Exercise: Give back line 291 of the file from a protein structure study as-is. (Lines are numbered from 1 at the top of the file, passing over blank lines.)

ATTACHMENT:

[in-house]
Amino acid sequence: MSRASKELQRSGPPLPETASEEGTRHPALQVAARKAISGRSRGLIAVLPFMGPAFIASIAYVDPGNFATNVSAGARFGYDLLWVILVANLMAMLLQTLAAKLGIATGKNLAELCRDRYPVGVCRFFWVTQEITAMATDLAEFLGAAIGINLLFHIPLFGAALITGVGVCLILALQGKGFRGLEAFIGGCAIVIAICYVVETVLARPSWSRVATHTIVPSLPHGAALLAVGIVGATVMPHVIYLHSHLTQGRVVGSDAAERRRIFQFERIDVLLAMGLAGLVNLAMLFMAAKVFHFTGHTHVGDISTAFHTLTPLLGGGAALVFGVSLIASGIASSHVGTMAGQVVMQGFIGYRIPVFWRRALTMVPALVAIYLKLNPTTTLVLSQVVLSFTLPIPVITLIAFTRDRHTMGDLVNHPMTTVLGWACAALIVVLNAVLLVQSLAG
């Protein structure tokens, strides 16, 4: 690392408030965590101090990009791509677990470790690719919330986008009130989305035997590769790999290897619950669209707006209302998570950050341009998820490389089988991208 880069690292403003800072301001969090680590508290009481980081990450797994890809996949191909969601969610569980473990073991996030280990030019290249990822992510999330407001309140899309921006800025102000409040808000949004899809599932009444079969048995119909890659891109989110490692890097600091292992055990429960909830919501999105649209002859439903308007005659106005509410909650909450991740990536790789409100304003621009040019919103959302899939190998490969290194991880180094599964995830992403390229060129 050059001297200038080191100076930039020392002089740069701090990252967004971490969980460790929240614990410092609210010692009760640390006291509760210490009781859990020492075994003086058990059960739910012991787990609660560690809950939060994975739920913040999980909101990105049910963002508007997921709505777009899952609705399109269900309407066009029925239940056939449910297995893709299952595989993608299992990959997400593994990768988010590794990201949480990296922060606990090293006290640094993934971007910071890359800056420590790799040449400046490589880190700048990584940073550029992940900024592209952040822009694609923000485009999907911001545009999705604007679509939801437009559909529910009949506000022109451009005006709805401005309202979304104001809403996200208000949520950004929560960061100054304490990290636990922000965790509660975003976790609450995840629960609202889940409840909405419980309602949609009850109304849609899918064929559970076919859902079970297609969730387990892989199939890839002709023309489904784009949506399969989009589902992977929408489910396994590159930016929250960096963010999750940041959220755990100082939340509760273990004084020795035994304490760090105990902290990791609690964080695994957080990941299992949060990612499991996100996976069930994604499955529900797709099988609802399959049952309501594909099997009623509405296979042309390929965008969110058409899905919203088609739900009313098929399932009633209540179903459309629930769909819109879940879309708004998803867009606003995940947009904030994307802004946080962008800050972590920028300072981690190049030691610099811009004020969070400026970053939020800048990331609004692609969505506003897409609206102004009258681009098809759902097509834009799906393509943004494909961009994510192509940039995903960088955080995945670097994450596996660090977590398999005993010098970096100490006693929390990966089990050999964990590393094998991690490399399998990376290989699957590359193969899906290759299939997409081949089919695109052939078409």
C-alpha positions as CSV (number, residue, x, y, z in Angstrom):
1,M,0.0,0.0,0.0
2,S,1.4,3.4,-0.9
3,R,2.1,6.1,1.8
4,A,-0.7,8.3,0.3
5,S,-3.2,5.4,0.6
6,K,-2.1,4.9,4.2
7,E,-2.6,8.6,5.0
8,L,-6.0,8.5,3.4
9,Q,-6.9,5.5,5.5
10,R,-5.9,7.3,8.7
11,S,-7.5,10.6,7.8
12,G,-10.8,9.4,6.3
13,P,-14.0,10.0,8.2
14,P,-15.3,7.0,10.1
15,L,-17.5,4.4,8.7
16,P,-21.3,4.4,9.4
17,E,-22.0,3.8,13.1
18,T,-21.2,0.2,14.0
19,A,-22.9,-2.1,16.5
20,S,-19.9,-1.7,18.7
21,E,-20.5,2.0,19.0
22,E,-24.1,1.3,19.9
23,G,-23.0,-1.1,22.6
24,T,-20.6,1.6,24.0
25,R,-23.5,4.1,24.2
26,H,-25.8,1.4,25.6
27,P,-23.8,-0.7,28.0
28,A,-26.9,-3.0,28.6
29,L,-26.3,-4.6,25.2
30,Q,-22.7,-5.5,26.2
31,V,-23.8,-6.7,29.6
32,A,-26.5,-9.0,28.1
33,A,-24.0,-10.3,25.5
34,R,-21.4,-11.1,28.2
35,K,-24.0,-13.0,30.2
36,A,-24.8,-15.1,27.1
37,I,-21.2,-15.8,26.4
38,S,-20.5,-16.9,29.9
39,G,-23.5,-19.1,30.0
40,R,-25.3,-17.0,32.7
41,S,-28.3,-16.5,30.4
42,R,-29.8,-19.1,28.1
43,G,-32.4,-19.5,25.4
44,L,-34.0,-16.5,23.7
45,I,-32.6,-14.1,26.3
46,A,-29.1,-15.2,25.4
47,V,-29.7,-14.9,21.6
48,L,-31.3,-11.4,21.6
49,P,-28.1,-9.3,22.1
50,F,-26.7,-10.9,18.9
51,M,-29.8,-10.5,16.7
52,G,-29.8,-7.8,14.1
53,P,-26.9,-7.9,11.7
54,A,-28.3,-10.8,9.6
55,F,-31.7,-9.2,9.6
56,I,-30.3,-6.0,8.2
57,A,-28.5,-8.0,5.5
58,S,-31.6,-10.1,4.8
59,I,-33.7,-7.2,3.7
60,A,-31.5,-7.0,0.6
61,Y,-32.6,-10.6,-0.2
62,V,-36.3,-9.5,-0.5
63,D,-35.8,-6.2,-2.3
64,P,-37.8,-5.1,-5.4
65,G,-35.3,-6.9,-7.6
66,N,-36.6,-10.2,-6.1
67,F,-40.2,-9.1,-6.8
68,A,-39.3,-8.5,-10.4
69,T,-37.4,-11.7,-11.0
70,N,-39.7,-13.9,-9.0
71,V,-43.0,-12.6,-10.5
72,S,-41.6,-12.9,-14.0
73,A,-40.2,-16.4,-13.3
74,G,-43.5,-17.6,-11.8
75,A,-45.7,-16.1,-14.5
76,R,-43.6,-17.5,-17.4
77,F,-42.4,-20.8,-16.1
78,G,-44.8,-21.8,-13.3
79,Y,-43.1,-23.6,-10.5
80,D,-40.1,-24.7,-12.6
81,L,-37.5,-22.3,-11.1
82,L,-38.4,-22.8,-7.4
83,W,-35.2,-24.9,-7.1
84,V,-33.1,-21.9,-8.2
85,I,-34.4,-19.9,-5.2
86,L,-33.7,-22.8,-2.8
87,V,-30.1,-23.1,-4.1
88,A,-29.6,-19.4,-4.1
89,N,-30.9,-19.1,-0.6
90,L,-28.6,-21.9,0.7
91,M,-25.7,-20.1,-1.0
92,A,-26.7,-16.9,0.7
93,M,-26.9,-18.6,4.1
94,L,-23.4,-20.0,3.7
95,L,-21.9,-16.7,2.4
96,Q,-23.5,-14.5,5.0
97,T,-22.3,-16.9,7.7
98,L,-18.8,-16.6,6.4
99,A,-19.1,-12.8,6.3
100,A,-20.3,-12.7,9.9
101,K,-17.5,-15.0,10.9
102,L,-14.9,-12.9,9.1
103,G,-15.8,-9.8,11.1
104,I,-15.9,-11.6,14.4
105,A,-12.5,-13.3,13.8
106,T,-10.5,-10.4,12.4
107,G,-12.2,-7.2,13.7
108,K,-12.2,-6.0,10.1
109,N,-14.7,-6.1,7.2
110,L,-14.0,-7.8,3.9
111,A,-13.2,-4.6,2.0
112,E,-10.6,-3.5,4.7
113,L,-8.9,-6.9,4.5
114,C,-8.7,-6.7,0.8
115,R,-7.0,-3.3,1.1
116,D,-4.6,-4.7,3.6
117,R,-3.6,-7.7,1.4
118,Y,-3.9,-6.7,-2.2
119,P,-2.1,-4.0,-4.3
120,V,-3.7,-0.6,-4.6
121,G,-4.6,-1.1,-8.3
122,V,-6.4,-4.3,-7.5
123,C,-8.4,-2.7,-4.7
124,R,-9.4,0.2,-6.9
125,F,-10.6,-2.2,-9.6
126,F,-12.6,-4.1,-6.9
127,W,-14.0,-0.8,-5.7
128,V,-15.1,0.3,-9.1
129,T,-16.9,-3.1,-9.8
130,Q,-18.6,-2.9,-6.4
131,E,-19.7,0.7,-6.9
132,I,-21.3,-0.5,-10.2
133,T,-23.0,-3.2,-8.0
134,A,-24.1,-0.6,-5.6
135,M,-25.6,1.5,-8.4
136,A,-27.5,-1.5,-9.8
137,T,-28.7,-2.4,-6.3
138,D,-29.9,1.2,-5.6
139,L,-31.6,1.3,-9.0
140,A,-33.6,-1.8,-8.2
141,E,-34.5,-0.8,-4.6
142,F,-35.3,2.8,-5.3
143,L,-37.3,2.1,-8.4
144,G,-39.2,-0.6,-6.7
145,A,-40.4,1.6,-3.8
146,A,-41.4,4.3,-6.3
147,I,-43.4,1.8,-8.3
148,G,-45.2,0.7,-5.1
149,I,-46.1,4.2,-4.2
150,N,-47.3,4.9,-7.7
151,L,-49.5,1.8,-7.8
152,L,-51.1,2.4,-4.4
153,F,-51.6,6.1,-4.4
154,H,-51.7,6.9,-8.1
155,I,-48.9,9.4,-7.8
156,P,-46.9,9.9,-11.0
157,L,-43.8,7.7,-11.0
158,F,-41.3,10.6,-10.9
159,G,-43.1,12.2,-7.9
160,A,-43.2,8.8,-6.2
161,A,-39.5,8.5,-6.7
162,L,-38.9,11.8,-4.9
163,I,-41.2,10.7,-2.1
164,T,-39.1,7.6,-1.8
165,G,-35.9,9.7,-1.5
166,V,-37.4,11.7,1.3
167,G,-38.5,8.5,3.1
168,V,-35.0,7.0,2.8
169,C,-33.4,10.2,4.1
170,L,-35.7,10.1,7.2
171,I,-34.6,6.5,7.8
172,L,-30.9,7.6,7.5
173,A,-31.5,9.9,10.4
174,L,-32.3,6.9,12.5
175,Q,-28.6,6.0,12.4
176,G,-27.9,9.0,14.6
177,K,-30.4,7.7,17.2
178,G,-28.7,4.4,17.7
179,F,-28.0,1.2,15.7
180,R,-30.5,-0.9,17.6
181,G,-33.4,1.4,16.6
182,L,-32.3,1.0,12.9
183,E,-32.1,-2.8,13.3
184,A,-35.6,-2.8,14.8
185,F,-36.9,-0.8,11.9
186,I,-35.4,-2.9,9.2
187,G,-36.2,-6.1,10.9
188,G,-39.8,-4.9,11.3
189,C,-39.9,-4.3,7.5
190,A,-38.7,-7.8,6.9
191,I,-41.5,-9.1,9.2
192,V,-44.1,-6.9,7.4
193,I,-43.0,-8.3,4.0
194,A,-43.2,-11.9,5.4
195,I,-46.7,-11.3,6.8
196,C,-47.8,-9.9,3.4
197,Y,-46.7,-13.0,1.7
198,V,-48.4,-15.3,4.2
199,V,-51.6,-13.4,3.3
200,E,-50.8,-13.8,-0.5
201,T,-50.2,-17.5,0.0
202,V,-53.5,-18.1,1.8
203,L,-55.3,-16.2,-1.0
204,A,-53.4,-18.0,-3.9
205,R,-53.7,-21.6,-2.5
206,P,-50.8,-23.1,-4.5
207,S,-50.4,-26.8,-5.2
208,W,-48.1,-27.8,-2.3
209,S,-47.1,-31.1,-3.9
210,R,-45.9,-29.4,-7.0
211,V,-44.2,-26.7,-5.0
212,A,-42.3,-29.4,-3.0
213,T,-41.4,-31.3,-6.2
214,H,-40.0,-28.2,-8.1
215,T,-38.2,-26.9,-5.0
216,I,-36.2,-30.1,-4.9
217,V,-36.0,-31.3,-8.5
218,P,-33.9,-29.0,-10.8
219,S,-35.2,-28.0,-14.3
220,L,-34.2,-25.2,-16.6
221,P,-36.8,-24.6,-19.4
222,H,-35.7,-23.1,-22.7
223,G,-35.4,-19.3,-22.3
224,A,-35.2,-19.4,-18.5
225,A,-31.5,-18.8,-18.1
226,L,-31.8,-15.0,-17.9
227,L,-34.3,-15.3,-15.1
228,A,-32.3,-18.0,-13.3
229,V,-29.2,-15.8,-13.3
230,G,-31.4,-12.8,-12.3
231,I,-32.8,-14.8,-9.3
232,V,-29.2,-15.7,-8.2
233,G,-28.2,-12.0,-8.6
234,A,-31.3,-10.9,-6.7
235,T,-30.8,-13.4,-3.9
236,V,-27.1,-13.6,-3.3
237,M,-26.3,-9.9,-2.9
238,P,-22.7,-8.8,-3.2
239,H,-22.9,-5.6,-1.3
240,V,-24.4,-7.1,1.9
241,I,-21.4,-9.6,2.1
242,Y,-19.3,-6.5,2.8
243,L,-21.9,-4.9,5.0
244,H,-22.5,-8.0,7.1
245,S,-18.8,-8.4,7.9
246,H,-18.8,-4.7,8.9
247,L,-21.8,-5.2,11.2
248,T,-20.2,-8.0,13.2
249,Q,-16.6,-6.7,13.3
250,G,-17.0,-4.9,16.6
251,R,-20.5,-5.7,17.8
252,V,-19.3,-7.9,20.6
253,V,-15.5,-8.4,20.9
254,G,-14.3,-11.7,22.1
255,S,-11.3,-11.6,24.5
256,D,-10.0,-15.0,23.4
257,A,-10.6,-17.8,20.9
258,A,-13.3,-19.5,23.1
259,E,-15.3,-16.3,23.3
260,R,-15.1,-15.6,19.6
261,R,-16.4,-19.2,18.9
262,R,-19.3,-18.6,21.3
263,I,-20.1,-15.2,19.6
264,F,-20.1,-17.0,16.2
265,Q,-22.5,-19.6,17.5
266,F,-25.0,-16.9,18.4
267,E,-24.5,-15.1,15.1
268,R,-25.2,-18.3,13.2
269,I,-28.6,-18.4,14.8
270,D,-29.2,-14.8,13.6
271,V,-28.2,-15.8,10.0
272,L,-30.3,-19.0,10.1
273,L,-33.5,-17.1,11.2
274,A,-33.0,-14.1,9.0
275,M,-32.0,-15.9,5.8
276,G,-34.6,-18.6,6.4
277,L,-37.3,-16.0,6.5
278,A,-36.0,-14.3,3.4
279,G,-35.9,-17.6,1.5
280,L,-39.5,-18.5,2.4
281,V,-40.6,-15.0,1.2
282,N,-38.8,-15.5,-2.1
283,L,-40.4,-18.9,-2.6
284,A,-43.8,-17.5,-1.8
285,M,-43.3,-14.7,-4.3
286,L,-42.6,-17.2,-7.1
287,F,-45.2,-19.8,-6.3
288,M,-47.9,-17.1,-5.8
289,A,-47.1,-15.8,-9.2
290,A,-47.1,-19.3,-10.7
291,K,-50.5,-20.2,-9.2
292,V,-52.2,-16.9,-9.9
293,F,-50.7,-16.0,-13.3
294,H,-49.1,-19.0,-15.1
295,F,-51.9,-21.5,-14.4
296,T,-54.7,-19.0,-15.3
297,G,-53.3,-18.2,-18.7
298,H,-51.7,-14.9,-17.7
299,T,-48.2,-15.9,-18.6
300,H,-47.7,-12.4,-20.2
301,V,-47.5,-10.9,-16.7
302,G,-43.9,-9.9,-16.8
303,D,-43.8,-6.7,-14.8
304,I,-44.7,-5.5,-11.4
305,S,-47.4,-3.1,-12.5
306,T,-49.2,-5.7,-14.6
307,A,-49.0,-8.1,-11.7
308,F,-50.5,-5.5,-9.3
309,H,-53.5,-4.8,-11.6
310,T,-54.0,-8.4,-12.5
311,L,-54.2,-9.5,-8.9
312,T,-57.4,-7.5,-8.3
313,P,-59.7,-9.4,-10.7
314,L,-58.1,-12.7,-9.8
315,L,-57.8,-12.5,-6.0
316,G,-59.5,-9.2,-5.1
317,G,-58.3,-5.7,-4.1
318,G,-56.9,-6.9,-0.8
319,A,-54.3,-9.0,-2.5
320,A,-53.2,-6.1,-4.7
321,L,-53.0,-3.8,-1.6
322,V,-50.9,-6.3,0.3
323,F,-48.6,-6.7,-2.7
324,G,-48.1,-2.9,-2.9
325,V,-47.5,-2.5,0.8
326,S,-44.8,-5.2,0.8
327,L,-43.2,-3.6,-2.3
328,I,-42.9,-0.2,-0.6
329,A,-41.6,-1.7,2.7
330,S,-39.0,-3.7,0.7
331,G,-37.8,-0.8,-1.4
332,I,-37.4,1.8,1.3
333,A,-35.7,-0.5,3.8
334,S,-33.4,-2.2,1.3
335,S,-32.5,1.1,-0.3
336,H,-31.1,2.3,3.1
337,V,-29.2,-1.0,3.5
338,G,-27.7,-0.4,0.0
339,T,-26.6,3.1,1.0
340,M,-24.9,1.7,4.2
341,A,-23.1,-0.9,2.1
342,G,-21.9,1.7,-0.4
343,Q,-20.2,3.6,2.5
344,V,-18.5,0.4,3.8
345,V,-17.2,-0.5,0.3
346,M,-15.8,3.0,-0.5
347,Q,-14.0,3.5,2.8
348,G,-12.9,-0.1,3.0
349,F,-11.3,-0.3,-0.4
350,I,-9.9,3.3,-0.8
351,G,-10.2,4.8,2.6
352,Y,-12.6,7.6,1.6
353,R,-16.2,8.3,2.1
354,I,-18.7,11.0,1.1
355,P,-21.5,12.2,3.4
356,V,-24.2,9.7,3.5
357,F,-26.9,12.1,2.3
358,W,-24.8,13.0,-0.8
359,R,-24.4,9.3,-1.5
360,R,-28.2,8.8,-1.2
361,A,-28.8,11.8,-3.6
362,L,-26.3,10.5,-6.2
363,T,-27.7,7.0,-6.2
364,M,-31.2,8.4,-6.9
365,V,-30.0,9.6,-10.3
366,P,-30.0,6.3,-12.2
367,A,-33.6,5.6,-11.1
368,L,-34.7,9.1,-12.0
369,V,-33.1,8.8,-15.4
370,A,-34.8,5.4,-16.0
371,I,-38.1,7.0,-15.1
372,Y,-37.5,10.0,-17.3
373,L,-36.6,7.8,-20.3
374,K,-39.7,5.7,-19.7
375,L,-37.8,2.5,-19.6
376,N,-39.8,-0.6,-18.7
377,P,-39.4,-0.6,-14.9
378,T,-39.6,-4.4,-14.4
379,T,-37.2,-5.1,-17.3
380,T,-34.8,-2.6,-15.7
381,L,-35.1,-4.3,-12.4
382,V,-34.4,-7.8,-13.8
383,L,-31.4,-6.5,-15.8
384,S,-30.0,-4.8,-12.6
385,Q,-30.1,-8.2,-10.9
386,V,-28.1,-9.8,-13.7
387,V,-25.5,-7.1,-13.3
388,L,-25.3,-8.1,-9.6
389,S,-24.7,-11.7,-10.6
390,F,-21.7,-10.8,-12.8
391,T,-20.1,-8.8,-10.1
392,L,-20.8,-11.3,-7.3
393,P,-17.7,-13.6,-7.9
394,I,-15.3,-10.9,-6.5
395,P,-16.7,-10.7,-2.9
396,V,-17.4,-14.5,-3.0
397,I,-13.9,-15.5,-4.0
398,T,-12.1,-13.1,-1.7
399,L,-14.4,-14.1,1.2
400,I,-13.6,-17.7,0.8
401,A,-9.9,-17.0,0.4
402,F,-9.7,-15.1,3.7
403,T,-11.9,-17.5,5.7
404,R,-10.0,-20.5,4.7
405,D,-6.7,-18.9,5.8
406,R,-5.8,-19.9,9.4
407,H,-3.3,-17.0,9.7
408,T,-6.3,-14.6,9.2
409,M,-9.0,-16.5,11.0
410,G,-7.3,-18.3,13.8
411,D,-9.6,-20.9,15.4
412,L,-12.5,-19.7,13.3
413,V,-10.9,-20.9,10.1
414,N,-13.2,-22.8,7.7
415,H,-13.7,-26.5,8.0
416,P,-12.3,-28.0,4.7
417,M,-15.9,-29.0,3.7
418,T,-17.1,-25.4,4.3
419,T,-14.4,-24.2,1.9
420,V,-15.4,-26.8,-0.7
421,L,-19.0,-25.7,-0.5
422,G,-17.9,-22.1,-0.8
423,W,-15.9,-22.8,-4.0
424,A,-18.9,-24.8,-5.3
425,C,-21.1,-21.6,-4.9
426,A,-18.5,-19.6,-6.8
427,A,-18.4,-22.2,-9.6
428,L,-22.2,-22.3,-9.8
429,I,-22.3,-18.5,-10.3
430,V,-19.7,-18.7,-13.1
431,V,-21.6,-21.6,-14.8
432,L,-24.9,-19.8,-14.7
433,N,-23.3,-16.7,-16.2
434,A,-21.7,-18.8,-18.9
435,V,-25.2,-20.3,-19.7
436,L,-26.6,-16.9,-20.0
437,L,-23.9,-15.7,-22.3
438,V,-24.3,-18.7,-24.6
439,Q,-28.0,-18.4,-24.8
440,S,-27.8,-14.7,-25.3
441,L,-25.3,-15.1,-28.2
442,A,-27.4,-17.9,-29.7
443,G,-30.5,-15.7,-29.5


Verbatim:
287,F,-45.2,-19.8,-6.3